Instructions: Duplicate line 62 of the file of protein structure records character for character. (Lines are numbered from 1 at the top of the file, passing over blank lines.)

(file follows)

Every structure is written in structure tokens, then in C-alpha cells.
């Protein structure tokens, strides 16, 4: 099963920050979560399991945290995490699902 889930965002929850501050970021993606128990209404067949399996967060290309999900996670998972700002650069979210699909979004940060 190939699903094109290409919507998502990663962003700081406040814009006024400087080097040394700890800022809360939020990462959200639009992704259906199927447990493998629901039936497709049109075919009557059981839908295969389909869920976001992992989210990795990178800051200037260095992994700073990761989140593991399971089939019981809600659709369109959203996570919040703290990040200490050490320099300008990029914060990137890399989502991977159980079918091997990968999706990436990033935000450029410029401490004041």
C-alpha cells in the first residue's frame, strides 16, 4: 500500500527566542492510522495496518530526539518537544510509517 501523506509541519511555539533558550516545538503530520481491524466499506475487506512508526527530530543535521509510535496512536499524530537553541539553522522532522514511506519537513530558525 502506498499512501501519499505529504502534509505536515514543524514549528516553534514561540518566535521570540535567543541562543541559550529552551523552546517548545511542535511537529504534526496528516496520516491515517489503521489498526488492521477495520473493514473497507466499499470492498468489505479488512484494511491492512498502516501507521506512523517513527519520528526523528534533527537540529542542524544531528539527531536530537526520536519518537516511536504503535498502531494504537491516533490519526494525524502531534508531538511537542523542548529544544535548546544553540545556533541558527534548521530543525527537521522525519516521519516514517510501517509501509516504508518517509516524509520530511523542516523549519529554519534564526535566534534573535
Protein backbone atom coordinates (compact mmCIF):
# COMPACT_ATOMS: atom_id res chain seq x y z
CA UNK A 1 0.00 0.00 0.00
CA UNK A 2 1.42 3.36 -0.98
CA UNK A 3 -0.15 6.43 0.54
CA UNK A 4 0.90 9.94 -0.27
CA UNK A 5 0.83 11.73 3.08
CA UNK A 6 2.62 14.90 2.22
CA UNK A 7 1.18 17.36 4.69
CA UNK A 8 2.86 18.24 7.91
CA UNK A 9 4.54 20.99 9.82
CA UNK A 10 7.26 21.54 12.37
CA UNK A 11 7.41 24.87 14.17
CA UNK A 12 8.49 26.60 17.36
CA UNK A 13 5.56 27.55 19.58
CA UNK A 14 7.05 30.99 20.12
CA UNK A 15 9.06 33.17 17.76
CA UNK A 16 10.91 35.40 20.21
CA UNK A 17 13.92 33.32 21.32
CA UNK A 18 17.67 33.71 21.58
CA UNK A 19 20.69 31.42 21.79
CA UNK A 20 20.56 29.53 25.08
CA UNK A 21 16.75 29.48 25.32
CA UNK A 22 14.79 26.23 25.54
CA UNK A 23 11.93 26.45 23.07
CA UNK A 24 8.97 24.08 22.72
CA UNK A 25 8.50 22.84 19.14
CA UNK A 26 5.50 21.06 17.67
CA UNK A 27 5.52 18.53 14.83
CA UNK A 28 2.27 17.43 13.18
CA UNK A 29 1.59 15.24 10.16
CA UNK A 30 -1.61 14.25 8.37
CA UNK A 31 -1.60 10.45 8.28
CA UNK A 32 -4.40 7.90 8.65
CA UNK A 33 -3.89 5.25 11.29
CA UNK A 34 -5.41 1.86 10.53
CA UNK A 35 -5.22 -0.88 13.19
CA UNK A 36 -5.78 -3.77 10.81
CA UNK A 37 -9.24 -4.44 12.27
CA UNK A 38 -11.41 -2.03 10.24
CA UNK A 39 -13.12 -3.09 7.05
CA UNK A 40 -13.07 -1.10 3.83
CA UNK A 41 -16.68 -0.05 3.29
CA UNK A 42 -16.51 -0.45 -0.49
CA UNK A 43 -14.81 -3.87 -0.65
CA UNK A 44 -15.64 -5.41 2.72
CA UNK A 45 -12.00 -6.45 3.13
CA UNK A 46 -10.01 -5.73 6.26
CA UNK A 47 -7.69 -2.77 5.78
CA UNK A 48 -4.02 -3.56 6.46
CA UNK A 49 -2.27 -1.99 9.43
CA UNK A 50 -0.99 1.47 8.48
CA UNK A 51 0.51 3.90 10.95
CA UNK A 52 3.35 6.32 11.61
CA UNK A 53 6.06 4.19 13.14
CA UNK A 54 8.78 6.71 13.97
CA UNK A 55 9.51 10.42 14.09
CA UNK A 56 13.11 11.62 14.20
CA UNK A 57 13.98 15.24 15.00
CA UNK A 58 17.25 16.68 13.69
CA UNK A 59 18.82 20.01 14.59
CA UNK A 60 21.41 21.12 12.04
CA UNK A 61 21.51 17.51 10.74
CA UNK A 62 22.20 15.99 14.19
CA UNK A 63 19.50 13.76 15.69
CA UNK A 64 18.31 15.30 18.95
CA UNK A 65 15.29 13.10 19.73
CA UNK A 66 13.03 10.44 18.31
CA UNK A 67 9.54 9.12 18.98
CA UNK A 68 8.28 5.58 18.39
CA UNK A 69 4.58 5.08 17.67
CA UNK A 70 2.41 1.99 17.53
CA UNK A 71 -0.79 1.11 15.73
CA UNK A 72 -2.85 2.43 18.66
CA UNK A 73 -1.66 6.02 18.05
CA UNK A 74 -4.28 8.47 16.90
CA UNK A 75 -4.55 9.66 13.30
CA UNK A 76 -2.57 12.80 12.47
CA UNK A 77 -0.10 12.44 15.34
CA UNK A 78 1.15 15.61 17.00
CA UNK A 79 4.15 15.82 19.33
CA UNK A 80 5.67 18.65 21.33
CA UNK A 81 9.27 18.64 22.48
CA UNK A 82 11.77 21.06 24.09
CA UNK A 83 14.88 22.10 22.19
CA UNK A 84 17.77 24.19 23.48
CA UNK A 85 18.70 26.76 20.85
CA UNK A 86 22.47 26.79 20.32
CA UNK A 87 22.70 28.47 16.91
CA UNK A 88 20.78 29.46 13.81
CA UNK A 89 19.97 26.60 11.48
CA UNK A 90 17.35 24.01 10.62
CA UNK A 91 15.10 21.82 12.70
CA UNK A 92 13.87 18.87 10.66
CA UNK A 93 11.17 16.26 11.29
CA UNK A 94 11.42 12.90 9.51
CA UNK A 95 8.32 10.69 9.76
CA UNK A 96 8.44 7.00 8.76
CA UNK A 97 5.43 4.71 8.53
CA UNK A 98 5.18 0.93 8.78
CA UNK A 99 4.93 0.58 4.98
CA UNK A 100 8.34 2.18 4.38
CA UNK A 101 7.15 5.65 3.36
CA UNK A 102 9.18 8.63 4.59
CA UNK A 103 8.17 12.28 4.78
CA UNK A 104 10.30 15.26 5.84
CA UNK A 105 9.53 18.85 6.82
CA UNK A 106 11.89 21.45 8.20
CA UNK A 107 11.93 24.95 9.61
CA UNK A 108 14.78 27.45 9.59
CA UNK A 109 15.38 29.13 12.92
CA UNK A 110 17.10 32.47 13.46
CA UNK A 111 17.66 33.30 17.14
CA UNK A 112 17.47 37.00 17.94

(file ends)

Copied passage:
CA UNK A 57 13.98 15.24 15.00